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Author Topic: HTTP Response Data - User checkin - wiznet?  (Read 410 times)
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Hi...  My application involves using RFID and an internet server/database that monitors RFID cards to tell which one being read is valid or not.  If it is valid, then a user is allowed entrace into a building.  

I have a processing program that will submit a php program which in turn sends data to an oracle database. Once it is successful, the oracle database will return a value and the php program will display that value. I then use a routine to return the value to my processing program.  

My problem is that the response back to my processing program is painfully slow - up to 10 seconds or so due to the length of data in the http reponse header.

I would like the response as quick as possible - is there another way to do it? Would using something like Wiznet allow for a quicker response?
 
I have based my program and logic on Tom Igoe's sample program "A networked cat".

Here is the code behind getting the http response value:


// **************************************************************************************
void checkNetClient() {
  // available() returns how many bytes have been received by the client:
  if (client.available() > 0) {
    // read a byte, convert it to a character, and add it to the string:
    responseString +=char(client.read());  
   // print the response:
    //println(responseString);
   //much of the data being returned is HTTP header information
  
    // add to a line of |'s on the screen (crude progress bar):
   print("|");
  }
  // if there's no bytes available, either the response hasn't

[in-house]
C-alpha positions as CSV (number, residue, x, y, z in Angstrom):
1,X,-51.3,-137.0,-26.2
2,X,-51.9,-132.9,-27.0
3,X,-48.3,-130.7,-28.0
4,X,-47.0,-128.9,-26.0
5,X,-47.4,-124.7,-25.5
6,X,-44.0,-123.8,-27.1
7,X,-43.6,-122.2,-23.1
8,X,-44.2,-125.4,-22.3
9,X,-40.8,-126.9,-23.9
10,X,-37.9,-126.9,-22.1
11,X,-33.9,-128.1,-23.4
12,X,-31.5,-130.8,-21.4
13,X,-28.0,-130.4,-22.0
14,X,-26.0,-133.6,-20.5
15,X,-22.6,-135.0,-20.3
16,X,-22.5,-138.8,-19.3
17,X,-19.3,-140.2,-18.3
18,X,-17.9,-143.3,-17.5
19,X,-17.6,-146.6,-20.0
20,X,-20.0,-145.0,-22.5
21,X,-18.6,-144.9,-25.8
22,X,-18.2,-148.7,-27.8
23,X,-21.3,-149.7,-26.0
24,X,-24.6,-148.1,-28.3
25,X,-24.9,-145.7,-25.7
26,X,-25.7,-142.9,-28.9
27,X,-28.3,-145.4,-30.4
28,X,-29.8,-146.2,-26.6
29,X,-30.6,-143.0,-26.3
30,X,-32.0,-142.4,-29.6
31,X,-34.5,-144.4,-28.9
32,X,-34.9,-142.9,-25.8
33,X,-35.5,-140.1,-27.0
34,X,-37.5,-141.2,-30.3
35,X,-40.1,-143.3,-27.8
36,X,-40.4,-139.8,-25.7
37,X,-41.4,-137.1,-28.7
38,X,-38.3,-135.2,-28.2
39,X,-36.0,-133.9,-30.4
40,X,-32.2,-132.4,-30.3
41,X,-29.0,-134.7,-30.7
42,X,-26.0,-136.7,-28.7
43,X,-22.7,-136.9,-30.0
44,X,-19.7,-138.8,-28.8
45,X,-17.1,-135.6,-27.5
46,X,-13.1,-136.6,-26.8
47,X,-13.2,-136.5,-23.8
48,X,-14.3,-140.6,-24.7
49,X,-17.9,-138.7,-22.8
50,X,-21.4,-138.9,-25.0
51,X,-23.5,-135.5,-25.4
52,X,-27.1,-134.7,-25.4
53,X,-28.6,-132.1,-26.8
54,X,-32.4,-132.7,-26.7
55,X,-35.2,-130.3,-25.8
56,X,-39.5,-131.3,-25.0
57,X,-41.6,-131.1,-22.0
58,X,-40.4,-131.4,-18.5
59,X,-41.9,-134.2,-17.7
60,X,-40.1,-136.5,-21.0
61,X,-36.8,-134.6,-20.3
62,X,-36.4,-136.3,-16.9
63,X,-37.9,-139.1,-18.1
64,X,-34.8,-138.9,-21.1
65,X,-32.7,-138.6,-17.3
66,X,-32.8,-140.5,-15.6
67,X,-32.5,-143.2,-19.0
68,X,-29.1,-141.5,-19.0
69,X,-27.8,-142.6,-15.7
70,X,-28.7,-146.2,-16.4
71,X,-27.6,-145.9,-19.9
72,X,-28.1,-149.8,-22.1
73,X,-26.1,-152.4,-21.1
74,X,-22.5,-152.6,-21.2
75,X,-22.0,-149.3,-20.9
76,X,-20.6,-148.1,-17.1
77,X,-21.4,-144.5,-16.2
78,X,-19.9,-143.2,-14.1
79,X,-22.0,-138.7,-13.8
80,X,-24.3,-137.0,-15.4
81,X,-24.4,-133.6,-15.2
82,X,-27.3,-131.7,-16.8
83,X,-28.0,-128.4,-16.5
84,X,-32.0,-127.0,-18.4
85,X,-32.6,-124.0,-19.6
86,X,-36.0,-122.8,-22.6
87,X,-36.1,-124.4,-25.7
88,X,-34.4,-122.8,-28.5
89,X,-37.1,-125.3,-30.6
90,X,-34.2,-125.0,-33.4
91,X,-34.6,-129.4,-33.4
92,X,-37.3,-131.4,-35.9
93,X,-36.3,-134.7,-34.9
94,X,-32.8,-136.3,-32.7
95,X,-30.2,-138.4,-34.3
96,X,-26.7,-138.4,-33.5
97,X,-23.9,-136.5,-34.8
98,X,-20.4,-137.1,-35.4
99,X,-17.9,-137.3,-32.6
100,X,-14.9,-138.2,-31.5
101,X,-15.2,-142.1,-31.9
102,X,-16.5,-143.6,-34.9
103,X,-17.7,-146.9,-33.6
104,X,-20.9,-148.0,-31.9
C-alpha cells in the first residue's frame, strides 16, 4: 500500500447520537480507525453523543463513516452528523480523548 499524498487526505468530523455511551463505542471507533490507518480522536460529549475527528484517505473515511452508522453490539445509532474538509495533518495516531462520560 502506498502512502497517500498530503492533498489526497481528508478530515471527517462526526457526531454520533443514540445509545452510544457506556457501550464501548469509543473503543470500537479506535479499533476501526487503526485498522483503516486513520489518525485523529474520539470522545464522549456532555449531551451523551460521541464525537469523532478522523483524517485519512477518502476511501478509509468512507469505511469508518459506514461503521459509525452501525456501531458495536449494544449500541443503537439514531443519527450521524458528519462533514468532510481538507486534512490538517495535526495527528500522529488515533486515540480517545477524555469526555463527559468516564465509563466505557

// started yet, or it's done:
  else {
    // if responseString is longer than 0 bytes, the response has started:
    if(responseString.length() > 0 )  {
      // you've got some bytes, but now there's no more to read. Stop:
      if(requestInProgress == true) {
        //println ("REQUEST IS NOW OVER - REQUEST IS NOW OVER - REQUEST IS NOW OVER - REQUEST IS NOW OVER");
        
        // print the response:
        println(responseString);
        
        // note that the request is over:  
        requestInProgress = false;
        
        // reset the string  for future requests:
        responseString = "";
        
        // turn led off
        //myPort.write('0');
        //myPort.write('2');
        //myPort.write('3');
        
      }
    }
  }
}
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Rural Arizona
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How much data are you sending (I'm guessing that you're sending it via serial)?

I have an Ethernet shield with a Wiznet on it,  so I could run a couple of benchmarks for you,  if you have something to try.

I'm not sure what sort of throughput you can get with the Wiznet:  there are lots of possible bottlenecks,  and the chip internals are not exactly "extensively documented".  :smiley

Ran
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Hey, thanks so much for answering... I abandoned the whole http response process and came up with another method that will work for my purposes...

However, I have had limited success with the wiznet module... Which is now my center of focus...

Seeing you have it up and running, I hope you can be of help.  

I hate clogging up this forum with config/troubleshooting messages though...

Can we talk/message off line? Are you located in the states?

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Quote
Are you located in the states?

Well,  that may depend on your politics:  a lot of the folks on Daily Kos,  and similar "liberal" venues,  are quite adamant that most of Arizona is not (or,  at the very least,  shouldn't be)   ;D

I sent you an email via the board,  so you have my address now.  But,  if you have any questions that might be of general interest,  it's probably better to ask them here:  there are other people who've also expressed frustration with getting the Wiznet module working,  and might appreciate the answers (especially if I manage to get them right).

If your Wiznet module doesn't seem to be working at all,  make sure you haven't overlooked the added wire that's needed for the reset line:  that was the mistake I made that caused me a lot of frustration.

Also do a forum search for the Ethernet2 library,  and the updated Client code.  I think the changes to Client have been incorporated into arduino-0016.  The Ethernet2 code may have been,  too:  there are some changes from 0015,  but I'm not sure whether they came from Ethernet2,  or elsewhere.

Ran
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